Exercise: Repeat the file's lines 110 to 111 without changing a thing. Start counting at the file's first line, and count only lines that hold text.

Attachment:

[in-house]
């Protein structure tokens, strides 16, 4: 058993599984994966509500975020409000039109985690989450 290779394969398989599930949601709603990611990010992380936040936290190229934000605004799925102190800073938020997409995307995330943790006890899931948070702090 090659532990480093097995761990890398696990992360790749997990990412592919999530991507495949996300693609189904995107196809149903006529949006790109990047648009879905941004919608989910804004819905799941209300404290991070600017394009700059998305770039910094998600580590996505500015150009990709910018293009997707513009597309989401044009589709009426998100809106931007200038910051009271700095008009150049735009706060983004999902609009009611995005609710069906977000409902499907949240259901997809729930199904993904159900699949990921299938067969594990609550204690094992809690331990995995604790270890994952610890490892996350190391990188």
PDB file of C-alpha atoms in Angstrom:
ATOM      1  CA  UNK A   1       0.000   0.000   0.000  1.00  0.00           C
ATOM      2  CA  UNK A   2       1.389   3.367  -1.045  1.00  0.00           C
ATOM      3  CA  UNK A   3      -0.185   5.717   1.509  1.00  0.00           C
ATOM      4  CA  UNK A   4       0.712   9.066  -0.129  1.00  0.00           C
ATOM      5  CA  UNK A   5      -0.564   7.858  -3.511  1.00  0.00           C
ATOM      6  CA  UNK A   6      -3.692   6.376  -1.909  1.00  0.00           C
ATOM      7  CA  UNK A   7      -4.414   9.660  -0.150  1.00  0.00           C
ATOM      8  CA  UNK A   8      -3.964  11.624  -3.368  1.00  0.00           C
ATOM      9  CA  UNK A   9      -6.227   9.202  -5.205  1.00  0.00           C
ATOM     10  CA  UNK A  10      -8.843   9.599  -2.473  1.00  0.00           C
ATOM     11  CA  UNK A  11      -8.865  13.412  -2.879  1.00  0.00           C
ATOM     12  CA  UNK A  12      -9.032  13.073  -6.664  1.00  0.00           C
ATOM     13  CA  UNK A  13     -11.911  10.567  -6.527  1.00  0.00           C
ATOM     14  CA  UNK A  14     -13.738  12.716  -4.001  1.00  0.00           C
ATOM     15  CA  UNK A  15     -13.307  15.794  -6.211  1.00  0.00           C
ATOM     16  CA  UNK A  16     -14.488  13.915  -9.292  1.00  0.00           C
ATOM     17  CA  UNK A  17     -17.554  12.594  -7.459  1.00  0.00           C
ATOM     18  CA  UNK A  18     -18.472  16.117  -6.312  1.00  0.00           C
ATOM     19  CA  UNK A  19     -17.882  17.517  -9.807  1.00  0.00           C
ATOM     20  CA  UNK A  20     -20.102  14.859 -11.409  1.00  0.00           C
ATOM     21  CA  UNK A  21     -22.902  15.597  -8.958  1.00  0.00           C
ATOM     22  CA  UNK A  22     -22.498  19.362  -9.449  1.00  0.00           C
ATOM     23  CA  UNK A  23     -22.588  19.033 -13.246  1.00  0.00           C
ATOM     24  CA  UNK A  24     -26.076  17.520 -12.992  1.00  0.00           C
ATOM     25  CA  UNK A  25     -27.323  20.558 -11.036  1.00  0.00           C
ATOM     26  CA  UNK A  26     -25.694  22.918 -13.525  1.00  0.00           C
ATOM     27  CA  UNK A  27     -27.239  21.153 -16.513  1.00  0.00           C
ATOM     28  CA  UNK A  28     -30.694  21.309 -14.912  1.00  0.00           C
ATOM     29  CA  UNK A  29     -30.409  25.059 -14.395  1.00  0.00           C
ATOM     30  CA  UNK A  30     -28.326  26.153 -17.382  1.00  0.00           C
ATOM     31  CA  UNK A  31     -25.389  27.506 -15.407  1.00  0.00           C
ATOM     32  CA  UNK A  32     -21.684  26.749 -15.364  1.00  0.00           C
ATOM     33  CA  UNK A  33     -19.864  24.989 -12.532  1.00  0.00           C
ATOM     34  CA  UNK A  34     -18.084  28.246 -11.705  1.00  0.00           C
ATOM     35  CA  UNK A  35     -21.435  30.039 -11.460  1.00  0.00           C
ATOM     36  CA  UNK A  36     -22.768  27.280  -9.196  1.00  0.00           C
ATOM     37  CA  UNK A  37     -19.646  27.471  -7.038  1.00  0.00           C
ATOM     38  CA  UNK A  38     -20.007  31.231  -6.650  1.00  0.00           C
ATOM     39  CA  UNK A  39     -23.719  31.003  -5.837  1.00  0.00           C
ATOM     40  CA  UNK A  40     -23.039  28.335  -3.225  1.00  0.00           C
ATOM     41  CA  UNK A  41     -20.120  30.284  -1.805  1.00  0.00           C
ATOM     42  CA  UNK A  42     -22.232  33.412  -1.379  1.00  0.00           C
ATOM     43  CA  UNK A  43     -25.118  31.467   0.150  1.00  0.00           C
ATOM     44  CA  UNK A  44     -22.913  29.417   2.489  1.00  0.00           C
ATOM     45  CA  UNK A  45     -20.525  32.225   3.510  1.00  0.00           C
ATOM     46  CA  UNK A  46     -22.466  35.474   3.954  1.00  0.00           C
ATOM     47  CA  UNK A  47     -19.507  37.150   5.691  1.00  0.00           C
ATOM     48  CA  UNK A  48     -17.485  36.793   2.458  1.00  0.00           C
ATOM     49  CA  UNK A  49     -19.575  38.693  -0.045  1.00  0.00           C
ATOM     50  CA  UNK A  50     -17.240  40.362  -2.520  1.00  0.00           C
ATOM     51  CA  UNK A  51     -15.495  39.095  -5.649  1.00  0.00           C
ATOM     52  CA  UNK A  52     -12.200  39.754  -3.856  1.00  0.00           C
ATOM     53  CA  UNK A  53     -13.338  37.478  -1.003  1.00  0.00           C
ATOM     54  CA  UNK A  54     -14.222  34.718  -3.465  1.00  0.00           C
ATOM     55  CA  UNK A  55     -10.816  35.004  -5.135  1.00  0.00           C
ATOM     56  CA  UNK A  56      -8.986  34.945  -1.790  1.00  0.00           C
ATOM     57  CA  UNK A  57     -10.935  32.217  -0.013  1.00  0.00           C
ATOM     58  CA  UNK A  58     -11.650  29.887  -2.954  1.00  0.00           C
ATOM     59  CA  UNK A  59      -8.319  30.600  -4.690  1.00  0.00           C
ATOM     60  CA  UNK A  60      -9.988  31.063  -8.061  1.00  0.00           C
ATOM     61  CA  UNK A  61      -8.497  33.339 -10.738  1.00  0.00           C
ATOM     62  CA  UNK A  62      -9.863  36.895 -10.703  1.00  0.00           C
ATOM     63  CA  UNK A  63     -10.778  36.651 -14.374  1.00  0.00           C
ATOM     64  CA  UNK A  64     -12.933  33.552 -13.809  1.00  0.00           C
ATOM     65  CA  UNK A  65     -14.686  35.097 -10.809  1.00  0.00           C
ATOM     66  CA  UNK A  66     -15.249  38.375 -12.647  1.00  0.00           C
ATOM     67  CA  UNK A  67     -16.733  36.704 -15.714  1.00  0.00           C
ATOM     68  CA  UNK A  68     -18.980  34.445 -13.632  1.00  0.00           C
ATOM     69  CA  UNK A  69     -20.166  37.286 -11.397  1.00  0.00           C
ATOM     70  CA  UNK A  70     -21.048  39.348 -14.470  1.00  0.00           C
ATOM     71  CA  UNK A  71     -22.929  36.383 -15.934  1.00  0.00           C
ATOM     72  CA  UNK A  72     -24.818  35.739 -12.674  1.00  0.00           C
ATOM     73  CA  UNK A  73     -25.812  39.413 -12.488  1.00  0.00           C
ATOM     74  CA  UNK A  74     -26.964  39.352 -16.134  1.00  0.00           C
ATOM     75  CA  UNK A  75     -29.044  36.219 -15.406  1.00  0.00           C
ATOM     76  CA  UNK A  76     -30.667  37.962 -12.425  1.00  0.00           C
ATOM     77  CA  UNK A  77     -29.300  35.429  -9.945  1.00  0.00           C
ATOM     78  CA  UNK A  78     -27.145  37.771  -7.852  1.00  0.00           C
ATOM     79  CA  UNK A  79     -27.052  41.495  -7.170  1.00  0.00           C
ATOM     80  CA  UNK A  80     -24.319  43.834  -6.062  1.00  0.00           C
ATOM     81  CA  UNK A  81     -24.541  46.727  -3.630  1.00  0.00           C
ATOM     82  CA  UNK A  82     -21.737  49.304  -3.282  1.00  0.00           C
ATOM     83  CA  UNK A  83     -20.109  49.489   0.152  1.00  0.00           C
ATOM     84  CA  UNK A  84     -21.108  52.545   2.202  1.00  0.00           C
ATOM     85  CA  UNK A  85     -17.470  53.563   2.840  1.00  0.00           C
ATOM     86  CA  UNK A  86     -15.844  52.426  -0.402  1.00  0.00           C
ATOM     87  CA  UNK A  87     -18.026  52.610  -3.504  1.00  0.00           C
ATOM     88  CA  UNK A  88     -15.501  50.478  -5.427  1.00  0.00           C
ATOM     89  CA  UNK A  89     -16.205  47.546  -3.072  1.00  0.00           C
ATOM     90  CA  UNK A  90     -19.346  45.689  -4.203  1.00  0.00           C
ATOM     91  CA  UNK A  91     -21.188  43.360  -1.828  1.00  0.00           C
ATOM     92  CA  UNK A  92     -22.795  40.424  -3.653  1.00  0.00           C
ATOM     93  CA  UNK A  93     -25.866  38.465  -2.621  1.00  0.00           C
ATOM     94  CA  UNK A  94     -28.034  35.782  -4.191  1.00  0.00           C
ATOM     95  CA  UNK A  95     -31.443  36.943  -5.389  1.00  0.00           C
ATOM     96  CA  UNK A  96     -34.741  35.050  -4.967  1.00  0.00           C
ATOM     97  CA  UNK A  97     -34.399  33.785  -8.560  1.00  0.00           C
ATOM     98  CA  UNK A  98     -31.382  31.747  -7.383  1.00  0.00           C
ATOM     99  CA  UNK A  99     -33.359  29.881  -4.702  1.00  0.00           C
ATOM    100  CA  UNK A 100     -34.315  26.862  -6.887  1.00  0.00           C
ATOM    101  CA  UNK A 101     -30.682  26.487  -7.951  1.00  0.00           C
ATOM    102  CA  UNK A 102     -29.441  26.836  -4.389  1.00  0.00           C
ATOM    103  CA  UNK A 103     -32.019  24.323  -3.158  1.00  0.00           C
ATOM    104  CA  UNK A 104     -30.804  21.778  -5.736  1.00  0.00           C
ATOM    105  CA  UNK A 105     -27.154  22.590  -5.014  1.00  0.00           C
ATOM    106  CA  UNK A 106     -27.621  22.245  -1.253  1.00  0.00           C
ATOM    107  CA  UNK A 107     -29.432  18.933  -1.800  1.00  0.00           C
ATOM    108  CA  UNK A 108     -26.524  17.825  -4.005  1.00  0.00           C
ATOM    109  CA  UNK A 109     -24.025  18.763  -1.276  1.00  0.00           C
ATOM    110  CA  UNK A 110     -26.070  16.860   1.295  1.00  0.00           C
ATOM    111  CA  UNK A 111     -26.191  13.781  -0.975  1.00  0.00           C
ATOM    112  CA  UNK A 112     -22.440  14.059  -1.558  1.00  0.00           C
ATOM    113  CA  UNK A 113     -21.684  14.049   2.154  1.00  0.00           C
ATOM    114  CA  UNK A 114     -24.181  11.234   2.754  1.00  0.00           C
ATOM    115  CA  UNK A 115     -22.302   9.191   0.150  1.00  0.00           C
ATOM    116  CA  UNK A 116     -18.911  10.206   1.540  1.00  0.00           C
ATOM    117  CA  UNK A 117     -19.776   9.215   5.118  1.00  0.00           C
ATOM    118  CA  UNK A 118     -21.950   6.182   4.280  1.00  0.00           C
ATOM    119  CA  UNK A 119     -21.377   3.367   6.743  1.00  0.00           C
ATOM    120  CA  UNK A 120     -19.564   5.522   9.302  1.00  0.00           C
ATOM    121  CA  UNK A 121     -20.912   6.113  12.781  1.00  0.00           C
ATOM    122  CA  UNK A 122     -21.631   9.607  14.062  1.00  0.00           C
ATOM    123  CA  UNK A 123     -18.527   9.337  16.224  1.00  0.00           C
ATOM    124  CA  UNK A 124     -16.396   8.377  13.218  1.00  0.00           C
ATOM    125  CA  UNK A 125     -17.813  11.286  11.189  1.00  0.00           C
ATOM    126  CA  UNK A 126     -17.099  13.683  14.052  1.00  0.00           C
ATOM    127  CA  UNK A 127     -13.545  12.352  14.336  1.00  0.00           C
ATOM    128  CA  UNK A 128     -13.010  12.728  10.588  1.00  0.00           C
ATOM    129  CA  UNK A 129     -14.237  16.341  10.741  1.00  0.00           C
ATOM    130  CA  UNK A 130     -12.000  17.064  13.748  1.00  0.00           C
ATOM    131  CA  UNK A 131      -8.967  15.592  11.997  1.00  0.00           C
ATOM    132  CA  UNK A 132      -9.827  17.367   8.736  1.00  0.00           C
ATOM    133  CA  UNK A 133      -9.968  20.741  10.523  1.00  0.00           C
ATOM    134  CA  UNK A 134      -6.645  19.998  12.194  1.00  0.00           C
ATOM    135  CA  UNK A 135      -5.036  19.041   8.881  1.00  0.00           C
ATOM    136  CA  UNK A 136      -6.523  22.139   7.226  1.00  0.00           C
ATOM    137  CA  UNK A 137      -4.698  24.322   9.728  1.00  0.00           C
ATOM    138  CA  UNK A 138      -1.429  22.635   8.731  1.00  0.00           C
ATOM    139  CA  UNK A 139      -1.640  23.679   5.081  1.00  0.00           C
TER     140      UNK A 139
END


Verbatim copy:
ATOM    107  CA  UNK A 107     -29.432  18.933  -1.800  1.00  0.00           C
ATOM    108  CA  UNK A 108     -26.524  17.825  -4.005  1.00  0.00           C